Interesting. I wouldn't think that Plantservative (the brand name of the honeysuckle extract) would qualify under a natural label either. It seems there is contradictory information about how refined it is... basically the parabens are pulled out of honeysuckle extract and extremely concentrated to make the product. I just pulled that out of a few minutes of web searching though... so I'm no expert!

It seems like Optiphen Plus would be more fitting with a natural product line since it is paraben free and not a formaldehyde donor but Phenoxyethanol (and) Caprylyl Glycol (and) Sorbic Acid sounds scary I guess...

Just goes to show that greenwashing of labels doesn't really tell consumers anything...
 

TeresaT

I see you.
Lifetime Supporter
Joined
May 7, 2015
Messages
2,269
Reaction score
2,455
Location
Chatta-Vegas, TN
This is such a good thing for consumers.

I was a little annoyed to read in the article: "phenoxyethanol, a preservative that is also commonly found in cleaning products." As though preservatives are a bad thing or something found in a cleaning product would be problematic for that reason alone. The article might as well have vilified "dihydrogen monoxide" as being commonly used in nuclear reactors. Grr. If it is a bad thing - say why! Indicate a study or that it falls under some man-made chemical rule or some such. /end rant

It somewhat begs the question: since no effective preservatives are "natural", would no company be able to market a natural lotion? It seems impossible for companies to know which ingredients fall under the artificial/chemical bucket. Hopefully, the FTC will publish actual guidelines. Even though I don't sell, I'd be interested to see what what makes the cut and why.
Well thank heavens we don't use "dihydrogen monoxide" for anything and it's not in our bodies. Gosh! "Nucular" reactors. <<shudders>>

HA! That "publish actual guidelines" made me laugh almost as loud as "dihydrogen monoxide" did. Sweetie, do not wait for the government to do any such thing. And if they did, it would be 10 years out of date, detrimental to everyone that had any kind of interest in it and incomprehensible anyway. Remember the healthcare act that had to be passed for anyone to know what it contained...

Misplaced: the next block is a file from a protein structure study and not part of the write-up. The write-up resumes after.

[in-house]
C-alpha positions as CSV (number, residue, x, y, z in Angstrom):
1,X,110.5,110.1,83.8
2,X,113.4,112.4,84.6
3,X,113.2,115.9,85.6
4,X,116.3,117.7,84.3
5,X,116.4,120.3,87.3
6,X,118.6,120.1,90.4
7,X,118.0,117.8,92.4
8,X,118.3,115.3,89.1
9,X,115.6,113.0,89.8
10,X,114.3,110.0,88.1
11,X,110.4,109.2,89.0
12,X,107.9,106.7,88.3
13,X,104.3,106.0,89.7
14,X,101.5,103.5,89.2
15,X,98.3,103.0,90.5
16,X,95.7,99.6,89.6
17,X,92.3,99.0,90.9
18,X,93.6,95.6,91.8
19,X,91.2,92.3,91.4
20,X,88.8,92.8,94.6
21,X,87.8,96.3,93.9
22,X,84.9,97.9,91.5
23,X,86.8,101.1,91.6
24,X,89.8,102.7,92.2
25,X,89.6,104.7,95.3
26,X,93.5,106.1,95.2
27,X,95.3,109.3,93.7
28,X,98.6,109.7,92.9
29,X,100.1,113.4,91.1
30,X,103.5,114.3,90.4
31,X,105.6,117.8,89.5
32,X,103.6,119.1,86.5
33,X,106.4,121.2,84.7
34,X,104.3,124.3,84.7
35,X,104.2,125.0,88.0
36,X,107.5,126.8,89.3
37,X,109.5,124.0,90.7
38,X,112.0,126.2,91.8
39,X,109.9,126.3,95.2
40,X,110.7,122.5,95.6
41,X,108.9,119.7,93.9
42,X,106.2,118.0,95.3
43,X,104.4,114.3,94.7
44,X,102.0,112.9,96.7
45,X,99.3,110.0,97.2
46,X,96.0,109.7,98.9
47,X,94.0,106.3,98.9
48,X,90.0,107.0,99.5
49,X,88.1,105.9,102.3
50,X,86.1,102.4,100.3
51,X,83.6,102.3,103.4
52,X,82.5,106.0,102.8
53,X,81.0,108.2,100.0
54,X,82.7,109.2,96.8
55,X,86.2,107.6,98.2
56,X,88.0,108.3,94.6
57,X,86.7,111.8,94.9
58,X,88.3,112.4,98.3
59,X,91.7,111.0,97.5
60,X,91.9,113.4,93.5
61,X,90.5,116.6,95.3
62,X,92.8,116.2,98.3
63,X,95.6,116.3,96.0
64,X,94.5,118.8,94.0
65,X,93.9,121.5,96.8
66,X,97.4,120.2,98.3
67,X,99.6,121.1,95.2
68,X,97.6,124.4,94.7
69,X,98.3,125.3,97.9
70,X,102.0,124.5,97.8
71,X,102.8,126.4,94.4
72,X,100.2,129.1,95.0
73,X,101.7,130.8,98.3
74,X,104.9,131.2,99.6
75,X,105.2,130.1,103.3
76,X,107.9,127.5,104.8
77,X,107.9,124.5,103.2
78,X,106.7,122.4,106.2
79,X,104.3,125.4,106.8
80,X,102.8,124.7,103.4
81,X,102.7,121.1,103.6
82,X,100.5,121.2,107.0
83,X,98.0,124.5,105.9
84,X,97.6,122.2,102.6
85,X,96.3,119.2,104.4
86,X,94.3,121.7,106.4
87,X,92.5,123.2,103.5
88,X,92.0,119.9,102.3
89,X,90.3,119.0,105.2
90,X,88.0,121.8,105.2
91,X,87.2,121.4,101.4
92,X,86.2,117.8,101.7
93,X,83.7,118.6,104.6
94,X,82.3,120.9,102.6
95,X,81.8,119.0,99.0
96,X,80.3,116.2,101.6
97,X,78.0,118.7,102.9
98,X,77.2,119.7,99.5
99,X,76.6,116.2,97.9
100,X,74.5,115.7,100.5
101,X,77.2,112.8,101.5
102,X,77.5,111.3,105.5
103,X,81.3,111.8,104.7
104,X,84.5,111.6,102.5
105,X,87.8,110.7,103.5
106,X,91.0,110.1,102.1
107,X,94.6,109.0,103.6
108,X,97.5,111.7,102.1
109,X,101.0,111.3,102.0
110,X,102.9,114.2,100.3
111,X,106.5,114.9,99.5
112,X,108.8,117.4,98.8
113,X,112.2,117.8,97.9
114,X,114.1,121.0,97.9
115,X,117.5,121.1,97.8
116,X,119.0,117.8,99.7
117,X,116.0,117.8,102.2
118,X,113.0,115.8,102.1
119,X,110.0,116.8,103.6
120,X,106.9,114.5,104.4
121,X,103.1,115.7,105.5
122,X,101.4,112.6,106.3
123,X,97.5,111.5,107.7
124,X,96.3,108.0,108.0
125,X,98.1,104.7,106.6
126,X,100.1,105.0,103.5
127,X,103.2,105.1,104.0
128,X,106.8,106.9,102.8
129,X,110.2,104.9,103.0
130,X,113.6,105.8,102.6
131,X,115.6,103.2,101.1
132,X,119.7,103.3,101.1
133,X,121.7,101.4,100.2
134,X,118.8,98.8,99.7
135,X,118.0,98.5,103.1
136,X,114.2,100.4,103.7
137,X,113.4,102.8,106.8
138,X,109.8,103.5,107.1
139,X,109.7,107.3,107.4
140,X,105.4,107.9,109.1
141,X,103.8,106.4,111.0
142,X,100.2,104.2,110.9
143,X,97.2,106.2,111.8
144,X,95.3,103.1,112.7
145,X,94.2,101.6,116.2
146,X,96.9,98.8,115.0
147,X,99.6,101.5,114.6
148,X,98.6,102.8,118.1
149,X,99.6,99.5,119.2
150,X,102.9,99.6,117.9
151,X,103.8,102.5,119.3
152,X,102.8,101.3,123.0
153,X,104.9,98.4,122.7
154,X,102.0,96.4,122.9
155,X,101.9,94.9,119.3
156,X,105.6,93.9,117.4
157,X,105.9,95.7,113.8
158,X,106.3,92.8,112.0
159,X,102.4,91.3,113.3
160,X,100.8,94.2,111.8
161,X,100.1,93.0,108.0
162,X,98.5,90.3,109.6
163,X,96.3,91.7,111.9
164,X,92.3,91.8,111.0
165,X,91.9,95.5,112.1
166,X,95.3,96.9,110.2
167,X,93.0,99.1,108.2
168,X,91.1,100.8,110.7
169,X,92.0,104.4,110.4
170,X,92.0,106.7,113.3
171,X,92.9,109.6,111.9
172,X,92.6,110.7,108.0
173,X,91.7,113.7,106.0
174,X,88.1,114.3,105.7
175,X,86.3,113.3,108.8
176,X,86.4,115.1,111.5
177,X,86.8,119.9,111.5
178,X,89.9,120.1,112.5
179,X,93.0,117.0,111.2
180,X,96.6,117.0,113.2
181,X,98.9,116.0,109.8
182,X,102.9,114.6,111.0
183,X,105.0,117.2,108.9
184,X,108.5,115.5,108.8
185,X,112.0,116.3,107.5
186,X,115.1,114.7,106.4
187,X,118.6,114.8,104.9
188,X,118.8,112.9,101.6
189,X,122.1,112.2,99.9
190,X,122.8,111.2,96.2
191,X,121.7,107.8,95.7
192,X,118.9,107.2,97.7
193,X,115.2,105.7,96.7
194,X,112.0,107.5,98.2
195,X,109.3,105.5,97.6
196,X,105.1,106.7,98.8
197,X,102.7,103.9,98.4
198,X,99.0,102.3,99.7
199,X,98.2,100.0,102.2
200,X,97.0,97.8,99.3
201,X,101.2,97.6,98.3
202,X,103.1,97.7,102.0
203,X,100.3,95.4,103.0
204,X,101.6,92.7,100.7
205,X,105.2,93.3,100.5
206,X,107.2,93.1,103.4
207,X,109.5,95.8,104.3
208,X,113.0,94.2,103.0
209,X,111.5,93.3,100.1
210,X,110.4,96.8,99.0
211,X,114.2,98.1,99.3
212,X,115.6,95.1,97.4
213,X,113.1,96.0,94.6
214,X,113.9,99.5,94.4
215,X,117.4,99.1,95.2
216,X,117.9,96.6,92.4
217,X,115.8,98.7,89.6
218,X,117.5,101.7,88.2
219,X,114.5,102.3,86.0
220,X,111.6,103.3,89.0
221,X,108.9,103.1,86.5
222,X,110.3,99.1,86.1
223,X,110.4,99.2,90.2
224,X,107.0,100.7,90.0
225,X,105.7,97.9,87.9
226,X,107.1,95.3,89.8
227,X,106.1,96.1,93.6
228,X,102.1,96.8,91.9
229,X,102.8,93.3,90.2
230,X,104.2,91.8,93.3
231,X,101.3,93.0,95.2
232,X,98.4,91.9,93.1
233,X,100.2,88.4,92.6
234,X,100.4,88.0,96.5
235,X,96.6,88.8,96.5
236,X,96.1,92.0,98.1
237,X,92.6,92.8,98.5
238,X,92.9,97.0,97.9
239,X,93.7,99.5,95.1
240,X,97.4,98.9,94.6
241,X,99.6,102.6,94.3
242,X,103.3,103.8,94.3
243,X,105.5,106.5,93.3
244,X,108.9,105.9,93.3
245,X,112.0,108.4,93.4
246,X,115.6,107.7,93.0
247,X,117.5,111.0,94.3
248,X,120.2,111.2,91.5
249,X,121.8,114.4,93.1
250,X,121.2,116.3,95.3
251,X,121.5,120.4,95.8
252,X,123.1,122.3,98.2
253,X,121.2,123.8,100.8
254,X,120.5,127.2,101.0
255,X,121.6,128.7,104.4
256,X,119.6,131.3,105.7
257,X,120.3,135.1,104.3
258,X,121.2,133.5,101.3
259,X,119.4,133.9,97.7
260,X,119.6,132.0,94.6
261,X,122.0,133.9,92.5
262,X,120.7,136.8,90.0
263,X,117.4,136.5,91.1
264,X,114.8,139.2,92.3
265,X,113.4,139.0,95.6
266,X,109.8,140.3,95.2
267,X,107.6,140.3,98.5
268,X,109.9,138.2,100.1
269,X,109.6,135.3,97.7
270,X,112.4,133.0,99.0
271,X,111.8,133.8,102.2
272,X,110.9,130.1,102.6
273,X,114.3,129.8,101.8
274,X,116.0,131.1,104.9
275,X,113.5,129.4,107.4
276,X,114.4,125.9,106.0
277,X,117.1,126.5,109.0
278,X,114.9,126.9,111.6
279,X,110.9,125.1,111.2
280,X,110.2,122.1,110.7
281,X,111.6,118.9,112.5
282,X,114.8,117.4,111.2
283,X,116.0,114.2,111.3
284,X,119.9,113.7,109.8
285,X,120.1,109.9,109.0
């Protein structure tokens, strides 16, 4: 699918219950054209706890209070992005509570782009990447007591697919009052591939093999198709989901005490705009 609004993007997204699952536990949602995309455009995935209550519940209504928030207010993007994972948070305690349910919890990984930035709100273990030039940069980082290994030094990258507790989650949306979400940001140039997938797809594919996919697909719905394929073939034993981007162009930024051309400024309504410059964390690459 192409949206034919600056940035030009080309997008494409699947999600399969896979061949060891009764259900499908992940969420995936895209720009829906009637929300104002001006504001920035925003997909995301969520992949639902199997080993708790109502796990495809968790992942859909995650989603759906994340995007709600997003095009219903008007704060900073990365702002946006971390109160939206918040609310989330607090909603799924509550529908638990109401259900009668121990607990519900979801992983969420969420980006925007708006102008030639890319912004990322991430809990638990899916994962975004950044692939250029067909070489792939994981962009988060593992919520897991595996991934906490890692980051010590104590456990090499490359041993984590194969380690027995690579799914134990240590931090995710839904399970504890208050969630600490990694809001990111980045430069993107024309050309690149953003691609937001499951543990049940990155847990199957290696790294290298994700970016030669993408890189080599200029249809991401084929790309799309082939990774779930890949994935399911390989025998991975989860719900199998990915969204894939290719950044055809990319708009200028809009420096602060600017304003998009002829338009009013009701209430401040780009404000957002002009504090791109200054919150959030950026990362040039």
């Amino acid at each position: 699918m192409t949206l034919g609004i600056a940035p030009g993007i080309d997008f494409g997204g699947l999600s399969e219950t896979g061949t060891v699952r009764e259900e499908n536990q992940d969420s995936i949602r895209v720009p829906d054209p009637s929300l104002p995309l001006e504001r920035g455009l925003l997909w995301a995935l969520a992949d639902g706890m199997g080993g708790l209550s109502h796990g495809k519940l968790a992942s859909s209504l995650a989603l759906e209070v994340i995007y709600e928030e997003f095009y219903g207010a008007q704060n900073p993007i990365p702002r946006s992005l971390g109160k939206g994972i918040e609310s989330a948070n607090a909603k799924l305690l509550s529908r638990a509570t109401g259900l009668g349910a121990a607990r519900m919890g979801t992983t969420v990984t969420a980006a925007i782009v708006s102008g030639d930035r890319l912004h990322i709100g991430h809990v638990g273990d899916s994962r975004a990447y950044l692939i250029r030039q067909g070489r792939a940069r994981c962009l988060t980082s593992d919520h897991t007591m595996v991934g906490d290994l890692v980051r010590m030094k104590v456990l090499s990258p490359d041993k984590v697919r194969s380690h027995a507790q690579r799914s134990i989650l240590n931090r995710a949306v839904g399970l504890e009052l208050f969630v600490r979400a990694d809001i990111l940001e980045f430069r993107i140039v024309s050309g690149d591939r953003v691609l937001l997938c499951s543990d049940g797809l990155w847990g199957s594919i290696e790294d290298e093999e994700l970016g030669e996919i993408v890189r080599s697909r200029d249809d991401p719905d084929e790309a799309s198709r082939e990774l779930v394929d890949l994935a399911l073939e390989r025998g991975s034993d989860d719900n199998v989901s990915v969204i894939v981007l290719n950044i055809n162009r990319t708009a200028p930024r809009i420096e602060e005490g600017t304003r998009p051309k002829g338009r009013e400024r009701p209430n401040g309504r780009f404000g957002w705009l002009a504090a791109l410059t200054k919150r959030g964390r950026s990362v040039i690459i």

Trust me. I work for the government.
 

Soapsense

Well-Known Member
Joined
Jan 17, 2012
Messages
322
Reaction score
107
Yes, I was referring to the label stating it was natural. This is a very large company in Florida. They have a store in Key West where I browse often.

Not, that I think this preservative is bad at all. Everything I read about it, is that it is produced by a forced reaction in a laboratory. Which I guess means that it doesn't occur naturally even though the ingredients are natural. I will never understand all the guidelines.
 

Susie

Supporting Member
Joined
Aug 1, 2013
Messages
9,701
Reaction score
9,184
Location
Texas
And after the federal government gets through deciding what the guidelines are and publishing those, you are still not going to understand the guidelines. It is going to be much more confusing and unevenly enforced, because no one is going to understand them, not even the committee that puts it together.
 
Top